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DNA vs. alibi at core of murder trial


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POSTED: Thursday, April 16, 2009

The guilt or innocence of a man standing trial for a 1999 rape and murder could come down to whether the jurors believe DNA evidence or the man's claim that he was somewhere else when the crimes occurred.

Trial for Darnell Griffin is scheduled to begin today in Circuit Court. Griffin, 50, faces second-degree murder and first-degree sexual assault charges in connection with the death of Evelyn Luka.

A motorist found Luka, 20, unconscious near the Ka Uka Boulevard onramp to the H-2 freeway on Sept. 6, 1999. She died a month later, never having regained consciousness.

The Honolulu medical examiner said Luka was strangled. She also had bruises and scratches on her face and body.

Police had no suspect and the case remained unsolved until 2007, when they said they matched DNA recovered from Luka's body with Griffin's.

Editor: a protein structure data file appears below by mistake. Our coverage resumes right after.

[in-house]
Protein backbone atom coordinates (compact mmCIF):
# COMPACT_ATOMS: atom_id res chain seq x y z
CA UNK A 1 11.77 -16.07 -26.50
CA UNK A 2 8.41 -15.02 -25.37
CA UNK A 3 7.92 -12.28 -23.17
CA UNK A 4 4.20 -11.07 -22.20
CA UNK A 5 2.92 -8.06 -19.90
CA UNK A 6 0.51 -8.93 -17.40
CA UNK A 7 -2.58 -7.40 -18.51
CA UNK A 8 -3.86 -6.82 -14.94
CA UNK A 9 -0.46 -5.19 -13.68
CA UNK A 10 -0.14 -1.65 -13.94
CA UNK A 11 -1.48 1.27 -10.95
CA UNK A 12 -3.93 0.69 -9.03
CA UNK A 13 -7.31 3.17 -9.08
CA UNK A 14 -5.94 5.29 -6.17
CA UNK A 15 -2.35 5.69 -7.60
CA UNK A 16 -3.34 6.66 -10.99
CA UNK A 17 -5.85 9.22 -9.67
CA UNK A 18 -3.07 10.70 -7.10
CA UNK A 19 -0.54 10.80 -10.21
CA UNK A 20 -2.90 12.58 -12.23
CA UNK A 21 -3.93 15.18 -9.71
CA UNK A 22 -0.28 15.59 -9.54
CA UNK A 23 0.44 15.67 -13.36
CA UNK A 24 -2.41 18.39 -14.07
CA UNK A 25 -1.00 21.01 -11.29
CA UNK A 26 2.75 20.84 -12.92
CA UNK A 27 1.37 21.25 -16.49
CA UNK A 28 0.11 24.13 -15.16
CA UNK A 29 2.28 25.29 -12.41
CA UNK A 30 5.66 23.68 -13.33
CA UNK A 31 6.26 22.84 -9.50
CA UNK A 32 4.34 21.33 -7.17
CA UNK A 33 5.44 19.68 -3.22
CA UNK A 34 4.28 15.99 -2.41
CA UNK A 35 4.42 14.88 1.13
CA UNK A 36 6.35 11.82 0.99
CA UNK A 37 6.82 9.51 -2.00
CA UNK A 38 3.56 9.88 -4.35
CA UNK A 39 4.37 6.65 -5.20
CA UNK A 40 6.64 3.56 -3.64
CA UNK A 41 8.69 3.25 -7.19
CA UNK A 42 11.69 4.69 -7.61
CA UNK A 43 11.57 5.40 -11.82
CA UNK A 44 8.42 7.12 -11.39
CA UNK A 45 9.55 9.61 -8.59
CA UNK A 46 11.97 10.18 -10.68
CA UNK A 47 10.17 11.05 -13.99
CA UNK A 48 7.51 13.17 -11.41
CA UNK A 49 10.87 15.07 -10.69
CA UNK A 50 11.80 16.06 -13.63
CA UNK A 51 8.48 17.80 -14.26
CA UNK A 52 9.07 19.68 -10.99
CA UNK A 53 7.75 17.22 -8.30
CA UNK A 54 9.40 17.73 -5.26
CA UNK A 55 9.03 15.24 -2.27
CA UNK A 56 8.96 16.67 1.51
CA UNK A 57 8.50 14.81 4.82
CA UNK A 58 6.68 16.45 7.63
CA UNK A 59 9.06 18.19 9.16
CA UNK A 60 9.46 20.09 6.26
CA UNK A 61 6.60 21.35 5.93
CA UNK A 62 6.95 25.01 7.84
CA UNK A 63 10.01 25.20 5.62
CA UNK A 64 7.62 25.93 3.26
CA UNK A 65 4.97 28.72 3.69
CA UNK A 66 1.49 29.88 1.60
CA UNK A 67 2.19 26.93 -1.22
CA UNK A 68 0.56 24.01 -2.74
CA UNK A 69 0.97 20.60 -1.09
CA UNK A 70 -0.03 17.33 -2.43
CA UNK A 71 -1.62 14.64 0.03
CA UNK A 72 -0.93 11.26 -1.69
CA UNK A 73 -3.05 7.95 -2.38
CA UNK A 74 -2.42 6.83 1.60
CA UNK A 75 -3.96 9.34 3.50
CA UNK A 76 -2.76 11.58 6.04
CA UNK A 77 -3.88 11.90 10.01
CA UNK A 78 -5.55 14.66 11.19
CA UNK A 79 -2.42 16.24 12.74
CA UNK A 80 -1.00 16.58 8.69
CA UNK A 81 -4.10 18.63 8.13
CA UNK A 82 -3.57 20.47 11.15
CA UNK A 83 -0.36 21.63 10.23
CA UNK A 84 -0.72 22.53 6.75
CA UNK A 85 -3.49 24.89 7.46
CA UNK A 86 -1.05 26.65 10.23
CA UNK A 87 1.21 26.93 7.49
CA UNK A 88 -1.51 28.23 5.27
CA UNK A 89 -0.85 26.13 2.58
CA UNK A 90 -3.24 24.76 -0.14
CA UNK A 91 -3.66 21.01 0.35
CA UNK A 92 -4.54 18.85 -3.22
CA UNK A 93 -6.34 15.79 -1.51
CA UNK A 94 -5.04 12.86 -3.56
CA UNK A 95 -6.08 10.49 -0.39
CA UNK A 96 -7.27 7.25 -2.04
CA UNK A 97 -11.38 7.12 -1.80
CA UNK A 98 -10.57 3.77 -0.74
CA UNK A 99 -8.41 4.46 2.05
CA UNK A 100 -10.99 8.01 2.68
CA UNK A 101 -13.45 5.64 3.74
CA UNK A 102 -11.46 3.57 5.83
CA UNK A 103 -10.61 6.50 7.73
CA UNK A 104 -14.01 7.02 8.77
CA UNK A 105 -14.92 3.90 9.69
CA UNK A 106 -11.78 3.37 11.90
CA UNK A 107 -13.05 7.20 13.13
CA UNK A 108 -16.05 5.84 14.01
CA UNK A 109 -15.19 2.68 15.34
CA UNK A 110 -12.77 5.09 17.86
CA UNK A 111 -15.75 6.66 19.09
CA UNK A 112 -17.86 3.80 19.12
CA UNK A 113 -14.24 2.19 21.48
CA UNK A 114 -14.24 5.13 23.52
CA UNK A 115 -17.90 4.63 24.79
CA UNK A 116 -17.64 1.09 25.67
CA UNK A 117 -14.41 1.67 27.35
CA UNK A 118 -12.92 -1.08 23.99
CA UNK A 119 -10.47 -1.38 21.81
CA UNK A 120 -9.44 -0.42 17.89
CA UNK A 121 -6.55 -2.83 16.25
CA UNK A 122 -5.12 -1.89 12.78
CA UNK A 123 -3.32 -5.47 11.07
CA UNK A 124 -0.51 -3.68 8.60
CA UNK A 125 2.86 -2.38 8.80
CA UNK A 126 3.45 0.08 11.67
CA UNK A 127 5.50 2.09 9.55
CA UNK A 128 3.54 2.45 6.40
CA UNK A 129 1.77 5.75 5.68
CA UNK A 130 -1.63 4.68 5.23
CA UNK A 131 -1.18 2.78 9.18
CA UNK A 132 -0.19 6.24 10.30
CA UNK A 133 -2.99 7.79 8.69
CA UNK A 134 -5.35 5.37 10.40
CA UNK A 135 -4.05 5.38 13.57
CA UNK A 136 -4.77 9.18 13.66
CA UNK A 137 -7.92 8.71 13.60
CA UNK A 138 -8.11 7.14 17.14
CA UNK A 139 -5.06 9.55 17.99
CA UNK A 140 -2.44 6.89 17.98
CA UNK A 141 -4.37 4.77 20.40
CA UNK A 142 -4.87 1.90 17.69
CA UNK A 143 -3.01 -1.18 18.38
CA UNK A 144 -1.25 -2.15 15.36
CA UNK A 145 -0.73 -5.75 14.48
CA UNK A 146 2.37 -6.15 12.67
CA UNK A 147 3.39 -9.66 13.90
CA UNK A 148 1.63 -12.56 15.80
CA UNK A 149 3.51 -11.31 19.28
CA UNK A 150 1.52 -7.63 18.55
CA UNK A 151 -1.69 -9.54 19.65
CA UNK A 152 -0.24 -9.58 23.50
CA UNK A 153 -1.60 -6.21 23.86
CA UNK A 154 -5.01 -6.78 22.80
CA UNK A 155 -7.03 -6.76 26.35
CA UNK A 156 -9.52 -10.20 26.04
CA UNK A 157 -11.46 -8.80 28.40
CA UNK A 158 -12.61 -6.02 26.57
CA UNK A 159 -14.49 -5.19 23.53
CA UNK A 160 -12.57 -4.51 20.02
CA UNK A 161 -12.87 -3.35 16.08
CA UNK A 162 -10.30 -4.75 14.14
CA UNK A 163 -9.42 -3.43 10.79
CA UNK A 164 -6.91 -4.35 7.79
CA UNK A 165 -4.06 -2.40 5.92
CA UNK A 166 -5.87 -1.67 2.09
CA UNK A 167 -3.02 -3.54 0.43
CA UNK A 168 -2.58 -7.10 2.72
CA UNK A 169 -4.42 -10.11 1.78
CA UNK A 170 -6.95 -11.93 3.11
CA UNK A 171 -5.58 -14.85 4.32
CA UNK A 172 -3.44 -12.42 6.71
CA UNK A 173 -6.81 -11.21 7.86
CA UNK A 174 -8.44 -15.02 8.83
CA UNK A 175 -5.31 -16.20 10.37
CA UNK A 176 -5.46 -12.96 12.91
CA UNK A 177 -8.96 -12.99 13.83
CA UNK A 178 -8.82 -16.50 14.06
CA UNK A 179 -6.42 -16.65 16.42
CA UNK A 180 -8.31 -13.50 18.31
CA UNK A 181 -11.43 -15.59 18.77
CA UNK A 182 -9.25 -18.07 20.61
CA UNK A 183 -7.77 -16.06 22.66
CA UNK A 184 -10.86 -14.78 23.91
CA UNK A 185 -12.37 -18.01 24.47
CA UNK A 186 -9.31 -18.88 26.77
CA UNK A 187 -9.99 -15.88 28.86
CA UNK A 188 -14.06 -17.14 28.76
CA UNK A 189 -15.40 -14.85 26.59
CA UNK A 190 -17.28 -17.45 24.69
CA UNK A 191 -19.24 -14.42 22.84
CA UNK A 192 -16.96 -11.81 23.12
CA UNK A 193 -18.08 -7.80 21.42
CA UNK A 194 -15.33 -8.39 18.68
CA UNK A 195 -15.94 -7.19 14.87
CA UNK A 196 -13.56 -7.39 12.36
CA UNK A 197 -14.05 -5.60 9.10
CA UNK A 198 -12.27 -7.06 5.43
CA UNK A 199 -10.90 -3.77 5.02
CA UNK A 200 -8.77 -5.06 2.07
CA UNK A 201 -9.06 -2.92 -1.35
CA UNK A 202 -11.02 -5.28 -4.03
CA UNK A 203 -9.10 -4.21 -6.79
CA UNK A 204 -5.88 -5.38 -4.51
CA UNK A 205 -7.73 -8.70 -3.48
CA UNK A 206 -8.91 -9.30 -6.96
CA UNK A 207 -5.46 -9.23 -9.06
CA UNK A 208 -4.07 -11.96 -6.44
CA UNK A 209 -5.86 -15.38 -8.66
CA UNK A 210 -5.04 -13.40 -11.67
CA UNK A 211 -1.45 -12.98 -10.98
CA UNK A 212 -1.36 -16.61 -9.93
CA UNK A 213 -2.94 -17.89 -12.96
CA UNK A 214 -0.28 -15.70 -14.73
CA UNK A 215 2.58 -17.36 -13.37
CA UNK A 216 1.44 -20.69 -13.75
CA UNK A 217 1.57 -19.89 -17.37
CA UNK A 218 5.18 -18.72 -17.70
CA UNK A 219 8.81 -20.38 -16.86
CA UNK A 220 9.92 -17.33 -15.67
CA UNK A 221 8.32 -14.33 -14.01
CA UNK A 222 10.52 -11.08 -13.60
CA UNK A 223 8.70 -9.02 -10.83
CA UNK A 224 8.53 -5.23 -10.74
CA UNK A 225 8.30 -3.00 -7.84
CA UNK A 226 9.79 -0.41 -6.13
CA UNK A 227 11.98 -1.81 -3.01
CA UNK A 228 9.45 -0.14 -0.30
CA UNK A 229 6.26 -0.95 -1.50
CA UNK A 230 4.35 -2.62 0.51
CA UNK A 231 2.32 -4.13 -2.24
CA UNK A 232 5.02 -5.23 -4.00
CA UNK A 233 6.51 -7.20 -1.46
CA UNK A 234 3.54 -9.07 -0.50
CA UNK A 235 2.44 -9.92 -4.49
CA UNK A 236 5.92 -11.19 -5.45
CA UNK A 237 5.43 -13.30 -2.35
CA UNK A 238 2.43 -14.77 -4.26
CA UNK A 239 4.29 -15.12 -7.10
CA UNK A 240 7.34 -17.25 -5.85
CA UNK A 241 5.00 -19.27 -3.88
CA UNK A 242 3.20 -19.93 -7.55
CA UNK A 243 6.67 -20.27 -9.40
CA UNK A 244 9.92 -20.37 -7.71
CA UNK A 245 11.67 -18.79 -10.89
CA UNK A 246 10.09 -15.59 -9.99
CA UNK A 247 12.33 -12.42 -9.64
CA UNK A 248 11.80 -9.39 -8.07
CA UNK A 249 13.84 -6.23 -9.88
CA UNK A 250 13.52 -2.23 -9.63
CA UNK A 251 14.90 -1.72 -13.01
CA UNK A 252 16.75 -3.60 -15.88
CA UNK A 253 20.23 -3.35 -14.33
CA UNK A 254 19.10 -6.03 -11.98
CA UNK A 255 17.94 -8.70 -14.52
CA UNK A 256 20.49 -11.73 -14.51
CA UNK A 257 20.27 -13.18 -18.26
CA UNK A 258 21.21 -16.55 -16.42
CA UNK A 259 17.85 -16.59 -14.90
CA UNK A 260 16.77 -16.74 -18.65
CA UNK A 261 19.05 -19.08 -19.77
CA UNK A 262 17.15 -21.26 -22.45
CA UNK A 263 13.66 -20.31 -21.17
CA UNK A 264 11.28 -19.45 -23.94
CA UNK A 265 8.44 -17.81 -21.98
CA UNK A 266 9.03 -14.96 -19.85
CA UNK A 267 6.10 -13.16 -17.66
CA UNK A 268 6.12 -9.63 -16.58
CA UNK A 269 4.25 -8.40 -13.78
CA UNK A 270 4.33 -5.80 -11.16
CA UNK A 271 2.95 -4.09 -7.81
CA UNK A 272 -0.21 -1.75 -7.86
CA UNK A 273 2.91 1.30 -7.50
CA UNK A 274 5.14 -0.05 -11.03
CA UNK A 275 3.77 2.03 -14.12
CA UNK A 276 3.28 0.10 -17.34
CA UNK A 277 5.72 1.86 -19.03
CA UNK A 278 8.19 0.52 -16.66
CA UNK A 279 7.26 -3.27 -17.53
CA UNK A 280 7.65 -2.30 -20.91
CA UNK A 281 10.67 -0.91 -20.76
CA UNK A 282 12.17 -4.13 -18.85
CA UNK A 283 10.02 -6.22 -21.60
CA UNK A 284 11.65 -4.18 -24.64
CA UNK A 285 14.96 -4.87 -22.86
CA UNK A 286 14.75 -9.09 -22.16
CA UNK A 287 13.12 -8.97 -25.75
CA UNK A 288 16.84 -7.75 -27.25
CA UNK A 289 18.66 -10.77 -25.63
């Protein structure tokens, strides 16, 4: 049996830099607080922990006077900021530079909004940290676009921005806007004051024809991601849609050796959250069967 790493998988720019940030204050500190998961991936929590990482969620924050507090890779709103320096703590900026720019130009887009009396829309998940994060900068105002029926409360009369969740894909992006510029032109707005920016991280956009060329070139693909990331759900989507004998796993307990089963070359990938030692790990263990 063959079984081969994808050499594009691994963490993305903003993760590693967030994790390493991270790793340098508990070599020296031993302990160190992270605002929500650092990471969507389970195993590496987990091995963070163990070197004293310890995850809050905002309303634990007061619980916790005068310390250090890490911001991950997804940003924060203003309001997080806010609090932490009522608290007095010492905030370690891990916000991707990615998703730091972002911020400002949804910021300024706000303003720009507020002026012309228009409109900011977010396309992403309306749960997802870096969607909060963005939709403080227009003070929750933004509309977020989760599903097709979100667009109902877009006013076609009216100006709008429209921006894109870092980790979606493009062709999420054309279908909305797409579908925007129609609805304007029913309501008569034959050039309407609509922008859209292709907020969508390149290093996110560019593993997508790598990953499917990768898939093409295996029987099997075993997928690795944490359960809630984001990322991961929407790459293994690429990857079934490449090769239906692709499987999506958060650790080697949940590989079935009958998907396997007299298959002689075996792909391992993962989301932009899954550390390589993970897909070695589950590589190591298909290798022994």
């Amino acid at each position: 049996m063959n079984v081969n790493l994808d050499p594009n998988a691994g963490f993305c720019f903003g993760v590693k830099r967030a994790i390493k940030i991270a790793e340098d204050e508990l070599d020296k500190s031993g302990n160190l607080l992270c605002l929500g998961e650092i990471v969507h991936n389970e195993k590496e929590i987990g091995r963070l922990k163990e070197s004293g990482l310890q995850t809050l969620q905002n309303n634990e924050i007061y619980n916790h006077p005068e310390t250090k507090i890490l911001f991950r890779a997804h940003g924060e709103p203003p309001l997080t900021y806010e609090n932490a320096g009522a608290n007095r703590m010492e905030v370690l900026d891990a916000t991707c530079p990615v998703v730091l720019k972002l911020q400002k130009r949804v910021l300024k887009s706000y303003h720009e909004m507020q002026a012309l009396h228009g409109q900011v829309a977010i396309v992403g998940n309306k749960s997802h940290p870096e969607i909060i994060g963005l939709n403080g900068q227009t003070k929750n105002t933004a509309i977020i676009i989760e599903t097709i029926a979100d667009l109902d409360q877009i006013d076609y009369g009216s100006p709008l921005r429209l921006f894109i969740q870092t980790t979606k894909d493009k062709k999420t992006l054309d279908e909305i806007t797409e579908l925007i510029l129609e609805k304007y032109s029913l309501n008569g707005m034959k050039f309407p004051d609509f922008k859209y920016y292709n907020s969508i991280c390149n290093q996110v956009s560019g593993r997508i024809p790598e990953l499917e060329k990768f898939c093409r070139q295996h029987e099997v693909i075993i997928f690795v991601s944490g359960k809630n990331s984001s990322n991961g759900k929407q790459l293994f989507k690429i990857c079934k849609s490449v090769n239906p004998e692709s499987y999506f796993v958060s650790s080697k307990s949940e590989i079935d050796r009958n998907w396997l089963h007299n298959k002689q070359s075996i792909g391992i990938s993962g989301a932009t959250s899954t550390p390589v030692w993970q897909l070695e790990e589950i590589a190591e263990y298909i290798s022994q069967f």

Griffin will rely on an alibi defense, and his alibi witness is listed as his wife, according to court records.

Police said Luka's husband dropped his wife off at Venus Nightclub Sept. 5 and was supposed to pick her up later. But Luka called her husband about midnight and told him she was catching a ride with a friend after the show. Nightclub employees said they saw Luka leave in a sport utility vehicle with a black male.

Griffin asked for a lawyer when police tried to question him after his arrest in 2007. A detective said in a report that as she was escorting Griffin to the cellblock from the interview room, he told her he had been at Venus Nightclub the evening Luka disappeared.

Circuit Judge Dexter Del Rosario found the detective's claim not credible and ruled her statement inadmissible.

Police said they were able to match Griffin's DNA because a 2005 state law requires all felons to submit samples to a national database. A state judge sentenced Griffin to life in prison in 1983 for the strangulation murder of another woman in 1980.

He won release on parole in 1996.